October 27, 2015 —DURHAM, NC — UCH’s Climate Change Adaptation and ICT (CHAI) project has won the United Nations Framework Convention on Climate Change (UNFCCC) 2015 Momentum for Change’s Lighthouse Activities Award, which recognizes innovative and transformative solutions addressing climate change and wider economic, social and environmental challenges. The award will be conferred during the United Nations Climate Change Conference in Paris, November 30–December 10.
The CHAI project used information and communication technology (ICT) tools to provide climate adaptation information to more than 100,000 farmers in local languages in three intervention districts in Uganda, for the purpose of increasing the agricultural productivity of communities vulnerable to climate change. The project provided seasonal weather forecasts and agricultural information localized to the sub-county level; weekly livestock and crop market information to help farmers decide what, when, where and how much to sell; guidance on low-cost rainwater harvesting techniques; information on mechanisms to cope with droughts and floods; and termite-control measures.
The project, which engaged local and national stakeholders, delivered information through such communication channels as interactive FM radio (broadcasts that allow farmers to ask questions or make comments through voice mail and text messaging, with responses later aired live during radio talk shows), text messaging, email and community loudspeakers. Meetings with agriculture extension agents helped to reach an even broader audience.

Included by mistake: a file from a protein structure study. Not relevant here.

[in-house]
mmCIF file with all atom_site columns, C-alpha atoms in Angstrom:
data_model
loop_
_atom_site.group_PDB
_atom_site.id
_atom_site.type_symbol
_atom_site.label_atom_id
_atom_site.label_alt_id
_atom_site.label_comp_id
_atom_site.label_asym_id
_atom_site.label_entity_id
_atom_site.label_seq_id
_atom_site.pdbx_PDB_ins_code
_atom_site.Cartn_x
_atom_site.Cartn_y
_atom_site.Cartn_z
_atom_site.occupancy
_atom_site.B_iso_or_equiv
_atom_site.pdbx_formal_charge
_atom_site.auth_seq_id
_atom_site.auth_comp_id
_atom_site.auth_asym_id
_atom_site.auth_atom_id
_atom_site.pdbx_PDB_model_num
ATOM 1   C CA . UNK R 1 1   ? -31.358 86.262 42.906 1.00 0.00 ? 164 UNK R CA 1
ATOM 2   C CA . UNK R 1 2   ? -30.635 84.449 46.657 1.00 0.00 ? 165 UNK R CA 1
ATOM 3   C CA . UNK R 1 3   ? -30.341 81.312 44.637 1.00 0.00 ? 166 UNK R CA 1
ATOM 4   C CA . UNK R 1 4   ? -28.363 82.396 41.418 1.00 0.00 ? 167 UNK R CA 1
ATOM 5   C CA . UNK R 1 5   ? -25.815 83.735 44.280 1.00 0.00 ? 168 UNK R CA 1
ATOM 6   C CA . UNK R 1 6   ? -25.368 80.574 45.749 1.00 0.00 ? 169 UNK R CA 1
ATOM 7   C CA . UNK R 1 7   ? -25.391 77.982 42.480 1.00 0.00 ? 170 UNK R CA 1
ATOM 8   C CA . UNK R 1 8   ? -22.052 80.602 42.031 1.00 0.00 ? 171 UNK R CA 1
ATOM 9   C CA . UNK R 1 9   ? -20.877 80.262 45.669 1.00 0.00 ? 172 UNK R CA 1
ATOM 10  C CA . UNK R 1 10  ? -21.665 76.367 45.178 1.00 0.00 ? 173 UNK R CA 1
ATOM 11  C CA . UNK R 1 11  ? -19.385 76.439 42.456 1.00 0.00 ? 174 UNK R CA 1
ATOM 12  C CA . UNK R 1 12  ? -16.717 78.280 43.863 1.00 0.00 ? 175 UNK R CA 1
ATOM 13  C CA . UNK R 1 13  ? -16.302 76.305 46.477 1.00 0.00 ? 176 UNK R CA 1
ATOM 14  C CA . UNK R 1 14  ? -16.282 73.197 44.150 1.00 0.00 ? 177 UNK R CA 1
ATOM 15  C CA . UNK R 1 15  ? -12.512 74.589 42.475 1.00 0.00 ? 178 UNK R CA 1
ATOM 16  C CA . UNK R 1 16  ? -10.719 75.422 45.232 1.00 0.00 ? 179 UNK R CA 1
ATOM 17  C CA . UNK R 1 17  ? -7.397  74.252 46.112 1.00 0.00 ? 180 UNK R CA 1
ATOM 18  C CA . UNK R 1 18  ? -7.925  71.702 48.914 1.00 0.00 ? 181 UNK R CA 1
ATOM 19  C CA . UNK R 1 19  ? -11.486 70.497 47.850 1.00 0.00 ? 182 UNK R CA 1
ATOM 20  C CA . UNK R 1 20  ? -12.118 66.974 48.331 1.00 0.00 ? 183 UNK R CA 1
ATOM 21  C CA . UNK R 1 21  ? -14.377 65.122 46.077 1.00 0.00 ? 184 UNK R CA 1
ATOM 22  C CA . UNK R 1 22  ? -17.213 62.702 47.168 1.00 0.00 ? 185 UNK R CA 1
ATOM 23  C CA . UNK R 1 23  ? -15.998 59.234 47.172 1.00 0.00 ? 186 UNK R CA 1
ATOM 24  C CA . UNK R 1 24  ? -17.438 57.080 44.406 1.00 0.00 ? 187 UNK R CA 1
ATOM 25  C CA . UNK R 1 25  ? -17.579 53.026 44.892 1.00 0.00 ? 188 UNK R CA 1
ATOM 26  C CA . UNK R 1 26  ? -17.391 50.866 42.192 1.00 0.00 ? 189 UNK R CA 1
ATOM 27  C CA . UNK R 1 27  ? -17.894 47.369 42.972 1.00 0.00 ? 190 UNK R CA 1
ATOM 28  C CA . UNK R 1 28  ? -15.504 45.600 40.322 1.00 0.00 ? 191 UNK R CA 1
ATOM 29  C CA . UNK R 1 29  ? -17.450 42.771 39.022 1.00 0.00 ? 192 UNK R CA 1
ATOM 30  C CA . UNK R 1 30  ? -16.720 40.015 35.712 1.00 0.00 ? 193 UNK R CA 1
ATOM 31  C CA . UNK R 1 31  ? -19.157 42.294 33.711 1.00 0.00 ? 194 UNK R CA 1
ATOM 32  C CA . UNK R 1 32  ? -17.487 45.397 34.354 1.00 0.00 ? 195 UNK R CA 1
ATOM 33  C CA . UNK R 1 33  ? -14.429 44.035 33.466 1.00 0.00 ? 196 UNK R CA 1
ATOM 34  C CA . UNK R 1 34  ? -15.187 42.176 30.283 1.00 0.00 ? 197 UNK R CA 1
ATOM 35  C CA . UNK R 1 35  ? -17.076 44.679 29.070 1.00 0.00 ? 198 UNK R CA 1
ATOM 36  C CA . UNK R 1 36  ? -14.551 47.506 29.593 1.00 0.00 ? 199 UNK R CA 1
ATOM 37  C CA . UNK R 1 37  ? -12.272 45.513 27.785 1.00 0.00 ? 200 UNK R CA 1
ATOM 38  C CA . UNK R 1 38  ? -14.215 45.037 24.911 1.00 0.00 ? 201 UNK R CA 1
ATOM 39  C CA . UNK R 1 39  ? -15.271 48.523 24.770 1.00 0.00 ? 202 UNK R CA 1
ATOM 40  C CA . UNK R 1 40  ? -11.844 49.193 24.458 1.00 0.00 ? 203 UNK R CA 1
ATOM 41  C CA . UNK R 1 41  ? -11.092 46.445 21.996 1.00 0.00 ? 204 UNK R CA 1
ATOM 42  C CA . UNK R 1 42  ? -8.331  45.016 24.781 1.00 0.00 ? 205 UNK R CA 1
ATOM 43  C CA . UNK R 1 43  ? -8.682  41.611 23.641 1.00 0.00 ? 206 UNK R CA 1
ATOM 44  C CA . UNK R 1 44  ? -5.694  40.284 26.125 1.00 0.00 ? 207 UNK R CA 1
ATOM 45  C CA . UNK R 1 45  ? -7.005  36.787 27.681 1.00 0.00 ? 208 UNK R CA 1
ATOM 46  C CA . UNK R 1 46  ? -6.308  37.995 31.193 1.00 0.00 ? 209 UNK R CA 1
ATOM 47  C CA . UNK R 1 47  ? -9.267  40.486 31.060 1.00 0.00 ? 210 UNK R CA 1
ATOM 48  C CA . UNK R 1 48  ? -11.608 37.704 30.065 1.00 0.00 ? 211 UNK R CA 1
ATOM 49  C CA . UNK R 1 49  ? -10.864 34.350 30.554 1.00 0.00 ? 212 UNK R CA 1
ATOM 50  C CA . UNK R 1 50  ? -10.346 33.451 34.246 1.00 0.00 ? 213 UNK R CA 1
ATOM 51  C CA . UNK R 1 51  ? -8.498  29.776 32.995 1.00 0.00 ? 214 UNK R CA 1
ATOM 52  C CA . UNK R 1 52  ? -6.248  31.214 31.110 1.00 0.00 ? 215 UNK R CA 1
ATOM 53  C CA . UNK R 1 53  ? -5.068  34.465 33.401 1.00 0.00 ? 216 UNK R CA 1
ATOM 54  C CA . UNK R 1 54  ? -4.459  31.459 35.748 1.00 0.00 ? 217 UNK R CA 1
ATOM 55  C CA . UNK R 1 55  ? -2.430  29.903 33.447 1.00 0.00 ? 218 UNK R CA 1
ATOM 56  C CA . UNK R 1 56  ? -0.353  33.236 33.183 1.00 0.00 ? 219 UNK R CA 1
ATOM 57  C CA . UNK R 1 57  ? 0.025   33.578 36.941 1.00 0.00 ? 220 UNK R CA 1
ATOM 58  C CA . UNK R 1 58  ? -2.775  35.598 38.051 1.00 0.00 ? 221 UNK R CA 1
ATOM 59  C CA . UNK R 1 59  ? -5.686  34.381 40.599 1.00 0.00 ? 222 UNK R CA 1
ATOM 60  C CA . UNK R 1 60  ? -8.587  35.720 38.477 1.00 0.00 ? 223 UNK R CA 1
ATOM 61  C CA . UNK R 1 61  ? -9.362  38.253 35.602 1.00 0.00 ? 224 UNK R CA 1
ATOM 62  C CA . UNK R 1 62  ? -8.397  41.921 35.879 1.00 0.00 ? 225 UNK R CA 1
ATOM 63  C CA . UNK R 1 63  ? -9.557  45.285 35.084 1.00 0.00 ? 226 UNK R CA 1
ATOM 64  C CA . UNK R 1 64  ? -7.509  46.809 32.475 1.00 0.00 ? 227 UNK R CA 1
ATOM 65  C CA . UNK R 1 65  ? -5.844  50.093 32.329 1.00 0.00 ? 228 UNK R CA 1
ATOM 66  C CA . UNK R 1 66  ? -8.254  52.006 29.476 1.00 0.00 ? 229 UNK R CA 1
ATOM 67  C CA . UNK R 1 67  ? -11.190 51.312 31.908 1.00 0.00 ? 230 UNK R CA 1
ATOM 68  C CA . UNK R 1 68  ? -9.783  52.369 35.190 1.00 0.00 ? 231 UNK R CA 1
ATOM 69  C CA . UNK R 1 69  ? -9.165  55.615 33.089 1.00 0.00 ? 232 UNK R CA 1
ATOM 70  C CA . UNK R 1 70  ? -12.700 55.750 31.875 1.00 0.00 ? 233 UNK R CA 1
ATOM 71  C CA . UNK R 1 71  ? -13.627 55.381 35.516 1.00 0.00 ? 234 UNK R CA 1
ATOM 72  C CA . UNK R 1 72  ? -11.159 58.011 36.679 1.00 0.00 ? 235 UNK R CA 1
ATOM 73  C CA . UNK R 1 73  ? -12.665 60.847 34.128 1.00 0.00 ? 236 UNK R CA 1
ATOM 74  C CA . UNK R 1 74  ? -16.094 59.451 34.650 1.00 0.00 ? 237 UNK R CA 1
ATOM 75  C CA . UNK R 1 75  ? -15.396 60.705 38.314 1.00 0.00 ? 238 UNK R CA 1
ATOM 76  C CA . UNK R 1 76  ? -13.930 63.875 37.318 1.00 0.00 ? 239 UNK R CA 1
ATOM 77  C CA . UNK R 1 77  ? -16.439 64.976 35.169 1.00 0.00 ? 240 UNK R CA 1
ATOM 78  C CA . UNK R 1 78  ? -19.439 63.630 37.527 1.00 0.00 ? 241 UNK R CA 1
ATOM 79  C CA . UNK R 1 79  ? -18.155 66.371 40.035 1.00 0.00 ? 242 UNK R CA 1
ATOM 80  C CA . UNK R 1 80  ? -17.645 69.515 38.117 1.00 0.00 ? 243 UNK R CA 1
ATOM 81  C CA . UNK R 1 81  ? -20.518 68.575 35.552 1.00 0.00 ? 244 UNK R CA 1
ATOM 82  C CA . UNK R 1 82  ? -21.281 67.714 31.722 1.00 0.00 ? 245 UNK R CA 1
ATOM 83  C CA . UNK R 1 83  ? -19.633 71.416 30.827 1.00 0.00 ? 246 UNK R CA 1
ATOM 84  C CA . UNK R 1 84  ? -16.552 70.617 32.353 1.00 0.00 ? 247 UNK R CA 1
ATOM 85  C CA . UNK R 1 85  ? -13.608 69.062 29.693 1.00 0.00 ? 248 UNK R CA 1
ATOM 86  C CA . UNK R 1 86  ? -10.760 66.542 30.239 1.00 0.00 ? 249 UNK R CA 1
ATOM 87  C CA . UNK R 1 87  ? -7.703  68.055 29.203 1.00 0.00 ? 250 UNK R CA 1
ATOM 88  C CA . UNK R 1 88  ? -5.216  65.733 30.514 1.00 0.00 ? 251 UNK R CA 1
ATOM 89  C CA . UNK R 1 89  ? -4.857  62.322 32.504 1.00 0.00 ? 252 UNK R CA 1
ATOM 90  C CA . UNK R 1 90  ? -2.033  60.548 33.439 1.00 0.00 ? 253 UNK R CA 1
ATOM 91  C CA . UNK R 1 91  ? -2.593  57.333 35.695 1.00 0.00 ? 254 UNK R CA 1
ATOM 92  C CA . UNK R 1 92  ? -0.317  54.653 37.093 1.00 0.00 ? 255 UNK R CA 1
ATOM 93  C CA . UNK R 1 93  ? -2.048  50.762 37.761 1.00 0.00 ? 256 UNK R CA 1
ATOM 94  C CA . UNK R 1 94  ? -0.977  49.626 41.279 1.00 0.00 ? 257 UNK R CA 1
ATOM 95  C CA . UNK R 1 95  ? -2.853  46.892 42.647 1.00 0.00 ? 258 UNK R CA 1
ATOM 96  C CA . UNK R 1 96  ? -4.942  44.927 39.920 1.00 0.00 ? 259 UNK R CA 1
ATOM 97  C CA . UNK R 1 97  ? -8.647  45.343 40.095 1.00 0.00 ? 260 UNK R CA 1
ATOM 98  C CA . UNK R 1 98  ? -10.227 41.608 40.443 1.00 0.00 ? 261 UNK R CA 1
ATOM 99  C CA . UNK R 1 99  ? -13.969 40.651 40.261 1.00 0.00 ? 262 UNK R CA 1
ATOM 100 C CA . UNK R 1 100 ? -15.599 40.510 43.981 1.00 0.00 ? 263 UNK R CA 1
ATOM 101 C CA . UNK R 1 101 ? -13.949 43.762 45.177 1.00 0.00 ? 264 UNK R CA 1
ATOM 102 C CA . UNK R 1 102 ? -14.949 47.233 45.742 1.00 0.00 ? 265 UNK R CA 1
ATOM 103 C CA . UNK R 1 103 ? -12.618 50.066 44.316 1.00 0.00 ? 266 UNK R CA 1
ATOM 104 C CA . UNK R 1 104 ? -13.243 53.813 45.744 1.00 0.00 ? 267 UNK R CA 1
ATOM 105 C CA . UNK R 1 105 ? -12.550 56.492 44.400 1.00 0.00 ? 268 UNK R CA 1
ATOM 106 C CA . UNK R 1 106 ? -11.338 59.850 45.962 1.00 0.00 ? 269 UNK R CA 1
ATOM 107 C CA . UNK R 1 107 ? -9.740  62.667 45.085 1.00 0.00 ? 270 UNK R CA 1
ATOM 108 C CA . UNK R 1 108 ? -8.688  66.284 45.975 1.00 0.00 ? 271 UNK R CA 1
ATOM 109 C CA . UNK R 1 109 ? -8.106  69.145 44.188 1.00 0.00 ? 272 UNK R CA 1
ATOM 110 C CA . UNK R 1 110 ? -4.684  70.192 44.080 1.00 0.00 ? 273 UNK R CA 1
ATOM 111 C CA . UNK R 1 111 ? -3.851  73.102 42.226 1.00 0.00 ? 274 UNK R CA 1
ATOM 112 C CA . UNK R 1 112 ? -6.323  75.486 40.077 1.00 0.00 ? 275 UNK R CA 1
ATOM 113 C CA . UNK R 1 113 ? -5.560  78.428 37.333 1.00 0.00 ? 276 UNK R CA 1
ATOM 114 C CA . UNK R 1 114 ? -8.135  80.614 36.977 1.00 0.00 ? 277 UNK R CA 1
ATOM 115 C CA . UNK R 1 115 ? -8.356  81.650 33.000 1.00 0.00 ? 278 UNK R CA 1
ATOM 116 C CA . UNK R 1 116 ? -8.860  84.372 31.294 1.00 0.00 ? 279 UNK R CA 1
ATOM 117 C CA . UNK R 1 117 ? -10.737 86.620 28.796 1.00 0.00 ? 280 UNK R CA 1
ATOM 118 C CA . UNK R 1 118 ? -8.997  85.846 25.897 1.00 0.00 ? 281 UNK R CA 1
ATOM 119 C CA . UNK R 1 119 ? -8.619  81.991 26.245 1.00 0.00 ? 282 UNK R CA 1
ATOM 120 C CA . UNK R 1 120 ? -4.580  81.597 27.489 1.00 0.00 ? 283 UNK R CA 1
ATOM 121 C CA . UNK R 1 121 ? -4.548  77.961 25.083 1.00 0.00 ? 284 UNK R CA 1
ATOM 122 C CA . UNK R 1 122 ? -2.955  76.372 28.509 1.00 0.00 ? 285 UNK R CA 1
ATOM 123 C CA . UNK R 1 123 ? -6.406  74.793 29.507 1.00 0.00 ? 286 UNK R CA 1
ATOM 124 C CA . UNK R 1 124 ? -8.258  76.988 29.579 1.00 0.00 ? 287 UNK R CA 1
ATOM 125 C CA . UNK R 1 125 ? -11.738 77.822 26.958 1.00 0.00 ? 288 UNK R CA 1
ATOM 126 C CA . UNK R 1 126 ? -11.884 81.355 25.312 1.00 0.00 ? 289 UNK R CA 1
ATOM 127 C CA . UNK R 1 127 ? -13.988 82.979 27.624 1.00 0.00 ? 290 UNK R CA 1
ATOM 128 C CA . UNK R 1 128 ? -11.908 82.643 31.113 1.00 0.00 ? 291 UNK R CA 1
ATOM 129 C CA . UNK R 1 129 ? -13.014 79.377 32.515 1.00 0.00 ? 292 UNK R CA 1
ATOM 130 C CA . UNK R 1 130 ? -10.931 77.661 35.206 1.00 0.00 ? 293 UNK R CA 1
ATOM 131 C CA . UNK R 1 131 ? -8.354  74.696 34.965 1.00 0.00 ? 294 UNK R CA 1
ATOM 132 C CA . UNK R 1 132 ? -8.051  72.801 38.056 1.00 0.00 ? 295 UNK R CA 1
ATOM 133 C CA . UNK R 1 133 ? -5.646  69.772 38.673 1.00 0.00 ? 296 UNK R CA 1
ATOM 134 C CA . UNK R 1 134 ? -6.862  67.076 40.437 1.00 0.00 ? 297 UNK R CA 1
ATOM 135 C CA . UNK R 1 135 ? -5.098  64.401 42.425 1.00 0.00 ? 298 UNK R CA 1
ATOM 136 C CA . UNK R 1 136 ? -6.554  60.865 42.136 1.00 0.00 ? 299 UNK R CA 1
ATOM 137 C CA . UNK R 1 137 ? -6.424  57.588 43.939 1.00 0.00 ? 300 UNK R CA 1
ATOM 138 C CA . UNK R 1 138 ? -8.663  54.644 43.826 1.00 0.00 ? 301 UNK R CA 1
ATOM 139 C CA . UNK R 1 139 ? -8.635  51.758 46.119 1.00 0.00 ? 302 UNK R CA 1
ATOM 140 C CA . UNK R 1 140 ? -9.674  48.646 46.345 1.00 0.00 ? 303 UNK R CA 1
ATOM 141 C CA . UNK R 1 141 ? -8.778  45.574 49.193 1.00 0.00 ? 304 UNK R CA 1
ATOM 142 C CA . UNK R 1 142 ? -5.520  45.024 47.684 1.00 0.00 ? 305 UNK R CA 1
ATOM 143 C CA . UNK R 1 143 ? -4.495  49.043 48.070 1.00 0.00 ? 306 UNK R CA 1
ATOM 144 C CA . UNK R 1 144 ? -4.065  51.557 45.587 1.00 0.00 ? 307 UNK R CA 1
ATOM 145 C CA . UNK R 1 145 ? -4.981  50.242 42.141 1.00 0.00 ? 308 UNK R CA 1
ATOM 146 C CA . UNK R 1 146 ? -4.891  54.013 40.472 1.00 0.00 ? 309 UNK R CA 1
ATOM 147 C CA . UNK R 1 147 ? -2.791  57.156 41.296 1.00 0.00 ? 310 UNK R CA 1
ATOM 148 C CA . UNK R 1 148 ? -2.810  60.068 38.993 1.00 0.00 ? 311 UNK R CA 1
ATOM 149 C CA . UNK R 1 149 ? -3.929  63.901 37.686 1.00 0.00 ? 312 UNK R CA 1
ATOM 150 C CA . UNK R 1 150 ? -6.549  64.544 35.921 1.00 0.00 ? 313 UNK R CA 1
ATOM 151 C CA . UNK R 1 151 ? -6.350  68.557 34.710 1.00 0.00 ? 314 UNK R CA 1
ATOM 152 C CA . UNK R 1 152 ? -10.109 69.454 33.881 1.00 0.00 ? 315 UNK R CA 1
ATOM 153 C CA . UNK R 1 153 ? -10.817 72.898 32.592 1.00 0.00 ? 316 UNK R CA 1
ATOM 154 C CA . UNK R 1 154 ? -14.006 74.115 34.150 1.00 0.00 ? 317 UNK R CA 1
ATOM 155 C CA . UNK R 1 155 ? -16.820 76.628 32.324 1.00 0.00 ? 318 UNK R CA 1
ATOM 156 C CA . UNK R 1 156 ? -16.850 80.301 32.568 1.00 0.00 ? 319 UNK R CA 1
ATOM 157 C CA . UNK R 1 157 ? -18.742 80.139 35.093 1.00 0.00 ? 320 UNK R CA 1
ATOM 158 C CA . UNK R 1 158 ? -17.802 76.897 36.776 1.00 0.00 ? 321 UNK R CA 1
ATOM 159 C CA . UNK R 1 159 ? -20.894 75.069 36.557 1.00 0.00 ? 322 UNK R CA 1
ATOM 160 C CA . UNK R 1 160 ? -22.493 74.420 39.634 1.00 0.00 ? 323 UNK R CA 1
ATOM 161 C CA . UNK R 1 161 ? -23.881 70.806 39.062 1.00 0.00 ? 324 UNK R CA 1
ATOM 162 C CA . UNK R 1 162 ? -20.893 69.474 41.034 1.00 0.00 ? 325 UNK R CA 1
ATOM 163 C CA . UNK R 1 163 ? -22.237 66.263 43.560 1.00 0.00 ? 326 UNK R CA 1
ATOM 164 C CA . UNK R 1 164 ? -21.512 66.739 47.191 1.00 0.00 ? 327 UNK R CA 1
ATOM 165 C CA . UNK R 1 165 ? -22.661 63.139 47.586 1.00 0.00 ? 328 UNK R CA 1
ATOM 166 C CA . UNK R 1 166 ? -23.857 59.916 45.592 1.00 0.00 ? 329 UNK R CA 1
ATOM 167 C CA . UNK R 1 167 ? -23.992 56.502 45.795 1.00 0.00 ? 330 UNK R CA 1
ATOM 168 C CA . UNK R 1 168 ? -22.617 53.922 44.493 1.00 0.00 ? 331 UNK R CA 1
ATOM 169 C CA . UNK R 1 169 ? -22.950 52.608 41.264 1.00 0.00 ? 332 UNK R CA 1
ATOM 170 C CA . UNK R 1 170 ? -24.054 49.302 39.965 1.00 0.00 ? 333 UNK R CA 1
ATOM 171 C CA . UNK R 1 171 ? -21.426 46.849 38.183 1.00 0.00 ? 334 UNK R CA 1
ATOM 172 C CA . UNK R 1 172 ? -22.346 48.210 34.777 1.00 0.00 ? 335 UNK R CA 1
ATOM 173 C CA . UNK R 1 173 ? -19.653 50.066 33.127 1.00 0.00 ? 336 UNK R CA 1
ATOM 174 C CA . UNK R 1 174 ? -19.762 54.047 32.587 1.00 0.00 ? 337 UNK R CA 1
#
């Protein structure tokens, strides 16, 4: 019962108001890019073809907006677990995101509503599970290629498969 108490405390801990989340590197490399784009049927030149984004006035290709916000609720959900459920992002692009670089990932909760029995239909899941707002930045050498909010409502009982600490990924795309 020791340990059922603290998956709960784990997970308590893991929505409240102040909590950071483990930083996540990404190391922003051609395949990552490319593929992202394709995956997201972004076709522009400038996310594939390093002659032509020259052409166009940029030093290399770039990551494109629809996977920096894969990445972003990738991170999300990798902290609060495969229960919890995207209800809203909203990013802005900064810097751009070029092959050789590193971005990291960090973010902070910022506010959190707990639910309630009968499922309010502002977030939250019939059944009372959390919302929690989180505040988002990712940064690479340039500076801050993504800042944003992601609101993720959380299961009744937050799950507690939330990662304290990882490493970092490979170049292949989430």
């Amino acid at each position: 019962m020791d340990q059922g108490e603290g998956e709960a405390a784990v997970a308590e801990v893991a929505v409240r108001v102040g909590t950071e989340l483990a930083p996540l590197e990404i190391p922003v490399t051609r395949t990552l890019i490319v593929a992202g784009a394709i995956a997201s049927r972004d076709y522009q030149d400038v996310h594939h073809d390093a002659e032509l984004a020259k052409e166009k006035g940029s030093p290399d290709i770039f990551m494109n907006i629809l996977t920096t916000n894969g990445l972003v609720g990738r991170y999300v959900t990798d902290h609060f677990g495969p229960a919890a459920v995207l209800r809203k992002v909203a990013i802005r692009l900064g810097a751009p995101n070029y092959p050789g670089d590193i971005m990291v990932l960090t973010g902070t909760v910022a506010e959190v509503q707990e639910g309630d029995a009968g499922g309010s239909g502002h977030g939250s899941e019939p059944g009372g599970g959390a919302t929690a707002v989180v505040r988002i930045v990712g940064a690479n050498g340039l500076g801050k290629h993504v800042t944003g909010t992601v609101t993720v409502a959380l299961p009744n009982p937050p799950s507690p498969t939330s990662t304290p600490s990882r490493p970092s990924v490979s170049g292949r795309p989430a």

“The use of ICTs alone for the generation and dissemination of adaptation information cannot minimize the impacts of climate change and variability,” said Berhane Gebru, Director of Programs for TechLab at FHI 360. “The innovative value of this project lies in its holistic approach. The project generated information on adaptation, disseminated location-specific information using multiple communication channels, supported farmers so they could take action in response to the information they received and improved institutional processes. Importantly, the project continuously incorporated user feedback.”
Studies conducted by the CHAI project showed that access to adaptation information improved by up to 48 percent in the intervention districts (Nakasongola, Sembabule and Soroti) compared to the control district (Rakai), while the effectiveness of adaptation actions that were based on information received through the project increased by up to 33 percent in the intervention areas compared to the control district. The studies also showed that the use of timely and locally relevant adaptation information reduced crop loss and damage by 50 percent to 65 percent in the intervention districts compared to the control district.
The CHAI project is co-implemented by Uganda Chartered HealthNet in partnership with the Uganda Ministry of Water and Environment (Climate Change Department, National Meteorological Authority, and Wetlands Management) and Makerere University (Zoology Department and College of Agricultural and Environmental Sciences) through funding from the International Development Research Centre.